So back to our example: we felt tense, we sat down to meditate and in the back of our mind there is a hope that we will feel a little more relaxed after we meditate. Usually we will write that off and feel bad for having that expectation to start with. Writing it off does not mean it goes away, on the contrary – it’s still there, we just ignore it. And ignoring it we get distracted in our meditation. But since we are being brave, we break formulas and molds, we try new things; we acknowledge that we expect to feel relaxed. We don’t fight it. We let that expectation be. And we observe. What does relaxation mean to me? Well, I know that when I am relaxed, tension leaves my face. Let me smile a tiny bit as I know that when I smile my face relaxes. I know that being relaxed means that my breathing becomes deeper and fuller. Let me focus on that for a moment. I know that when I relax, I can more easily keep my closed eyes focused between my eyebrows, and so forth. I acknowledge my expectations and observe, and as I do, it’s possible that my expectations will come true. And when that happens, maybe some other things will happen as well – some things I may have expected, some things I did not expect, and some things I didn’t even know exist. But because I am relaxed and didn’t fight my expectations, because I am in an observer set of mind, I start to note things I could not have noticed before.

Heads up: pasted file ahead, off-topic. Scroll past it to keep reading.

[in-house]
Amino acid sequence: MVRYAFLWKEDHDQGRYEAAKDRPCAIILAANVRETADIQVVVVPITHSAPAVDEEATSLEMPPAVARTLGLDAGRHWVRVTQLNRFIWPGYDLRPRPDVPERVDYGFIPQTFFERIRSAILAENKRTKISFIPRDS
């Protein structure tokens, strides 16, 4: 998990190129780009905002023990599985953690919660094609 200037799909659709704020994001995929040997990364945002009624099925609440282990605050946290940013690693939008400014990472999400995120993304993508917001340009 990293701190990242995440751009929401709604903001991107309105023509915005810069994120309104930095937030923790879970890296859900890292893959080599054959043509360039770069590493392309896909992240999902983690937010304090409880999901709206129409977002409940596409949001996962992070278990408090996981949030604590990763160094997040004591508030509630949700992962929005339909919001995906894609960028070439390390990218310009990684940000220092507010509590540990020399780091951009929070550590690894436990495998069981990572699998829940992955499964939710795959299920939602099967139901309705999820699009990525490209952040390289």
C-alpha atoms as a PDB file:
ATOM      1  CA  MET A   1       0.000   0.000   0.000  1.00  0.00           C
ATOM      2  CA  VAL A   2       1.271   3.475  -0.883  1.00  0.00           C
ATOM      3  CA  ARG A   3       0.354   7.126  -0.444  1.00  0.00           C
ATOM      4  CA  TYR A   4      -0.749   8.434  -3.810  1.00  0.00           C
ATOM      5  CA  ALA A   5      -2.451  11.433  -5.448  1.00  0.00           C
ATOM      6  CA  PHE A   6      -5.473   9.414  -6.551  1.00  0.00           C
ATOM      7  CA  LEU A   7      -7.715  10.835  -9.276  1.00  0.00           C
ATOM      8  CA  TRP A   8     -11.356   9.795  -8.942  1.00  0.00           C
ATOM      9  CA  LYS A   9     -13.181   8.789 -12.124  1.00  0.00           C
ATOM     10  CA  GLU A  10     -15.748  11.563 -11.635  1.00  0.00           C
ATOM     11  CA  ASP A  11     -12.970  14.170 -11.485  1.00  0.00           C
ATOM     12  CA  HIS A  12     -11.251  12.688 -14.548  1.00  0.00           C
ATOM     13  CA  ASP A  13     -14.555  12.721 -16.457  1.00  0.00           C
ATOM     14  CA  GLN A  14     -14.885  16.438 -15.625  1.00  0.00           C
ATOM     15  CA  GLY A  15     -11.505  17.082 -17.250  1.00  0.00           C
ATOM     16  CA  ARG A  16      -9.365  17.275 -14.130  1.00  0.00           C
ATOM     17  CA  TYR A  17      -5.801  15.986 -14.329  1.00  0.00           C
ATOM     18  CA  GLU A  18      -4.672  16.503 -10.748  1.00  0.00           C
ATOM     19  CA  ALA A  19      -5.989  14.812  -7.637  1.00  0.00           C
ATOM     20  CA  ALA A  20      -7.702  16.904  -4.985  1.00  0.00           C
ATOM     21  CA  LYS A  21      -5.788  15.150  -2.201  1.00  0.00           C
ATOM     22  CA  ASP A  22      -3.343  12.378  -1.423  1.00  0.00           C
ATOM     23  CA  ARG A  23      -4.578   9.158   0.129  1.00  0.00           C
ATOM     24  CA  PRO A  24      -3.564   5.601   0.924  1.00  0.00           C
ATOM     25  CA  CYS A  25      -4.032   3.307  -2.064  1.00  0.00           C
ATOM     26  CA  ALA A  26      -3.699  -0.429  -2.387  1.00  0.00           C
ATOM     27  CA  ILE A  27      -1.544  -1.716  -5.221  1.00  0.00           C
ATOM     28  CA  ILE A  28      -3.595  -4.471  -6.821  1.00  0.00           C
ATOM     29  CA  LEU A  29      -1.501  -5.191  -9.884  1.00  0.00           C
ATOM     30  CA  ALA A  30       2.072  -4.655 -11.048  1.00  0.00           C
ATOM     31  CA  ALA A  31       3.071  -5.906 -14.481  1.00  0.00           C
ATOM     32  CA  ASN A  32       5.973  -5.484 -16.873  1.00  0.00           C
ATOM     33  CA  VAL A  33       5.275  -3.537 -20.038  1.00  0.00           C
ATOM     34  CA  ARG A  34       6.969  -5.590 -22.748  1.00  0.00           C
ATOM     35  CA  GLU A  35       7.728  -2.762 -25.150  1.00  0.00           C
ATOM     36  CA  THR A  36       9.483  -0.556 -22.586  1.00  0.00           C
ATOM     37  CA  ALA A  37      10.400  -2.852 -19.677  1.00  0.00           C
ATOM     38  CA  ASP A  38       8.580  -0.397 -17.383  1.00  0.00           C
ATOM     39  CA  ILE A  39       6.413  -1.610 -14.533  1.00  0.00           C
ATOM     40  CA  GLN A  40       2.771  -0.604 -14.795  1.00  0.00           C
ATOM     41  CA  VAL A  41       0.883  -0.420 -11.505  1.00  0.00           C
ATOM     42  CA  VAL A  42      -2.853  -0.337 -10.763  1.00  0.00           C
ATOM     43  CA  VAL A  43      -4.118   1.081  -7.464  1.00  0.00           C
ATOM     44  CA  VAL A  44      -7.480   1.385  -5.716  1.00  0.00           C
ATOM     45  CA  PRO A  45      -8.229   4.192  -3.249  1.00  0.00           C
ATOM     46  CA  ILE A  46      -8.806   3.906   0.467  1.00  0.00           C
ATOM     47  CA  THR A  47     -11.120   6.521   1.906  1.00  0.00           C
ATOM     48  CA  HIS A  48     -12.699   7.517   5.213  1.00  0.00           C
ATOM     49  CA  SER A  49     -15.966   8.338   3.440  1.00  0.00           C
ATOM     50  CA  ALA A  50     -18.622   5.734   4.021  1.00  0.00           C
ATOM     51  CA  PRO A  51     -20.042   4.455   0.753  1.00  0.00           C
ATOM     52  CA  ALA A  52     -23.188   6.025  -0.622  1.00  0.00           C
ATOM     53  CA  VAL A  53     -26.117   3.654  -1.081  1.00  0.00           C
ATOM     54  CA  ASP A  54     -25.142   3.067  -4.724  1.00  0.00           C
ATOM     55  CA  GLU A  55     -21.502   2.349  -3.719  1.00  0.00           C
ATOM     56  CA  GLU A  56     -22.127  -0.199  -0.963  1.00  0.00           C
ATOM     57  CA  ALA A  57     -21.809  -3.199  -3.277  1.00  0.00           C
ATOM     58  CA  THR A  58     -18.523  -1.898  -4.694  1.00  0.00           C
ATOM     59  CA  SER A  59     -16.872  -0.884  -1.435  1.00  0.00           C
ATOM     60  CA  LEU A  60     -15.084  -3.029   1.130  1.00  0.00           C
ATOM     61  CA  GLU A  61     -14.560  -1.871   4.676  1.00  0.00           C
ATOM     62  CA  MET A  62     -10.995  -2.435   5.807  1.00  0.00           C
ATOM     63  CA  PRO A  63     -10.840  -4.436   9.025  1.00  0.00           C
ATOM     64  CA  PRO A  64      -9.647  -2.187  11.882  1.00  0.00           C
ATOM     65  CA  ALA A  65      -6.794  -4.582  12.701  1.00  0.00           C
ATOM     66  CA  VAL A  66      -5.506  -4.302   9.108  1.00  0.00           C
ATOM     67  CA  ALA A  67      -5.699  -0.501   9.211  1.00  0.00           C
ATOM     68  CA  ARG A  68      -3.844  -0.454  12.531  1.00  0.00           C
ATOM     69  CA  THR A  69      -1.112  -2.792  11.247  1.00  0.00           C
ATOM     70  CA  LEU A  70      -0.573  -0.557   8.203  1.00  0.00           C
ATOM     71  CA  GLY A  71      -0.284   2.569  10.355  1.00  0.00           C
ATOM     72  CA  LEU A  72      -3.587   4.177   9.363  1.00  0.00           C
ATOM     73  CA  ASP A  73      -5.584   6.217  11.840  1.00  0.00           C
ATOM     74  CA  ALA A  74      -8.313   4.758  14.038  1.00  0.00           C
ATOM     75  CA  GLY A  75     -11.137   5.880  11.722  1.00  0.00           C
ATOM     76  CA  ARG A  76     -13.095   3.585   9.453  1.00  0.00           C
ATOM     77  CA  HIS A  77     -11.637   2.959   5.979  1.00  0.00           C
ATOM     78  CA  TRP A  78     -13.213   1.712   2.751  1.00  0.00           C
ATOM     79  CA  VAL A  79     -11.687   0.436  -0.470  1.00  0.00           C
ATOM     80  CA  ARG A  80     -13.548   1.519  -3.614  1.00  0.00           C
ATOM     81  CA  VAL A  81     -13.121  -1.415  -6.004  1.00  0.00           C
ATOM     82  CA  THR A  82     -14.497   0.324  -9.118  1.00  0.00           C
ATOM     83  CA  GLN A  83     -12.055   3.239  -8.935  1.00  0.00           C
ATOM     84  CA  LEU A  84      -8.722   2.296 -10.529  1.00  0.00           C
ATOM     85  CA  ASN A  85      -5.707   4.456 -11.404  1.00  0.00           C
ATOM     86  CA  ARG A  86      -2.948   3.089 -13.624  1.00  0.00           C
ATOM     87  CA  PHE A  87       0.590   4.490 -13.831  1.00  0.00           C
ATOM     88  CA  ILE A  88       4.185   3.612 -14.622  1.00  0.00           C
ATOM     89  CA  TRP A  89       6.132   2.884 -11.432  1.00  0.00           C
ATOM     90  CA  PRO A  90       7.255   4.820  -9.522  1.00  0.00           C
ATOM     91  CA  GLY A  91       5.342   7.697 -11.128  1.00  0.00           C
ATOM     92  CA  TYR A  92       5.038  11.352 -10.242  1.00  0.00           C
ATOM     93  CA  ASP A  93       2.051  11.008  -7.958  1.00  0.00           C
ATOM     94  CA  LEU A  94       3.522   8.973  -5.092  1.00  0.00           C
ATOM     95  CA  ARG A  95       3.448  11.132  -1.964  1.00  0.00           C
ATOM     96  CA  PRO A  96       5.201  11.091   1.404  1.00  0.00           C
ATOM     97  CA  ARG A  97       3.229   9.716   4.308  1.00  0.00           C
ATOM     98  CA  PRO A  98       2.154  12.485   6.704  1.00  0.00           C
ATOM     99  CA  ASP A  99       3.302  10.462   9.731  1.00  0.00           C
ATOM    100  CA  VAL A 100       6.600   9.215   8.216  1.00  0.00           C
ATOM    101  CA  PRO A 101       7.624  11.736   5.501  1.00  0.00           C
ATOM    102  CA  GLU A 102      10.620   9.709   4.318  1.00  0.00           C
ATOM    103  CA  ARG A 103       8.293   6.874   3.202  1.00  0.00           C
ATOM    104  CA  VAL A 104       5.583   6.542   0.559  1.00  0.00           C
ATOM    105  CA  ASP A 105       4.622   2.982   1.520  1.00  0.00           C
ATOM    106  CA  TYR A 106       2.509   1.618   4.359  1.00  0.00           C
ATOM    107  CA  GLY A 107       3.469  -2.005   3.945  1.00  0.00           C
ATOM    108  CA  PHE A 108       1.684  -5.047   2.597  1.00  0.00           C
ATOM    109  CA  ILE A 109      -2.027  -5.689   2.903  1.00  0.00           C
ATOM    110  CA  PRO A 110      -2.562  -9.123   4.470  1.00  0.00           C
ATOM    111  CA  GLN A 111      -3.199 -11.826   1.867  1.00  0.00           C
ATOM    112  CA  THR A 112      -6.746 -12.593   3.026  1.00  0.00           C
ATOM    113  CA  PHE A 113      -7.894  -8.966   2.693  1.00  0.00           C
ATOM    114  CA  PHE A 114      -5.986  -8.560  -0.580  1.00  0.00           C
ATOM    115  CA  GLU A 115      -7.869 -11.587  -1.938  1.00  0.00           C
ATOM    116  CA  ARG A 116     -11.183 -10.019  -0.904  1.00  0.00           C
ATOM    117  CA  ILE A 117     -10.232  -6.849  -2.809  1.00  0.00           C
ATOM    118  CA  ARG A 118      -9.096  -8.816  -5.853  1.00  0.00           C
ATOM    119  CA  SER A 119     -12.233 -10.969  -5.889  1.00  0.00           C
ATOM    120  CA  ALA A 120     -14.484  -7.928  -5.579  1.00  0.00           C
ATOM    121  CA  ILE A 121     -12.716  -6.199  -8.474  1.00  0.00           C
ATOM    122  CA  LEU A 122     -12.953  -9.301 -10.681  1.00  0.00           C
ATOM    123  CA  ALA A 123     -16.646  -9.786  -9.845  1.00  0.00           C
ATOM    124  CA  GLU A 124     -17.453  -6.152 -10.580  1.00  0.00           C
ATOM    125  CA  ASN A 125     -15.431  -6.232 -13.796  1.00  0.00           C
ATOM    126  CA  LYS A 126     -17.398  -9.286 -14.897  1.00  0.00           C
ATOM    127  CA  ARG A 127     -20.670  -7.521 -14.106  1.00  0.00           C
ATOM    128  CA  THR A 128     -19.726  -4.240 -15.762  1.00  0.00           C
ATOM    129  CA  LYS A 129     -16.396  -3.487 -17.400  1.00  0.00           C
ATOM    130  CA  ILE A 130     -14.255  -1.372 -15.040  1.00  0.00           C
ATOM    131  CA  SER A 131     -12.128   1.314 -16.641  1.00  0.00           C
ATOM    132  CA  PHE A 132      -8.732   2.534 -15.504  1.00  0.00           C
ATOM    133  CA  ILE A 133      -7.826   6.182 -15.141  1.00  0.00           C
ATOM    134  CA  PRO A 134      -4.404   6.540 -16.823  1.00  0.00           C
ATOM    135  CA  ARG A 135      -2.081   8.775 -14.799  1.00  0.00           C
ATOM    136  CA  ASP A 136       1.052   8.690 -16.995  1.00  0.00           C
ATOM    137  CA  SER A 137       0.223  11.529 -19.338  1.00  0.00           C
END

But watch out. If you do this and you are successful, you have now created a new expectation… We tend to constantly create rules and formulas for success. That is okay – it’s part of the way we learn. Yet, our experiences changes from day to day, from moment to moment; whatever worked for us today may not work for us tomorrow. Keep on trying, changing. If you find something that worked well for you and are content with it, you may never discover the next experience. After all, there is much more out there than just circles and squares.


That Other Cheek

Occasionally one gains an insight. It can come through much turmoil, as an earth shaking event; it can also sprout via a small, yet significant observation. Some such visions leave a temporary impression, some forever change our perspective. In the following post I am going to share with you an insight. It is one of those rare understandings which happen quietly, internally, without much fanfare. On the surface it seems like nothing had changed; there are neither loud trumpets nor visions of light. Yet through a seemingly simple change in perception, nothing is ever the same.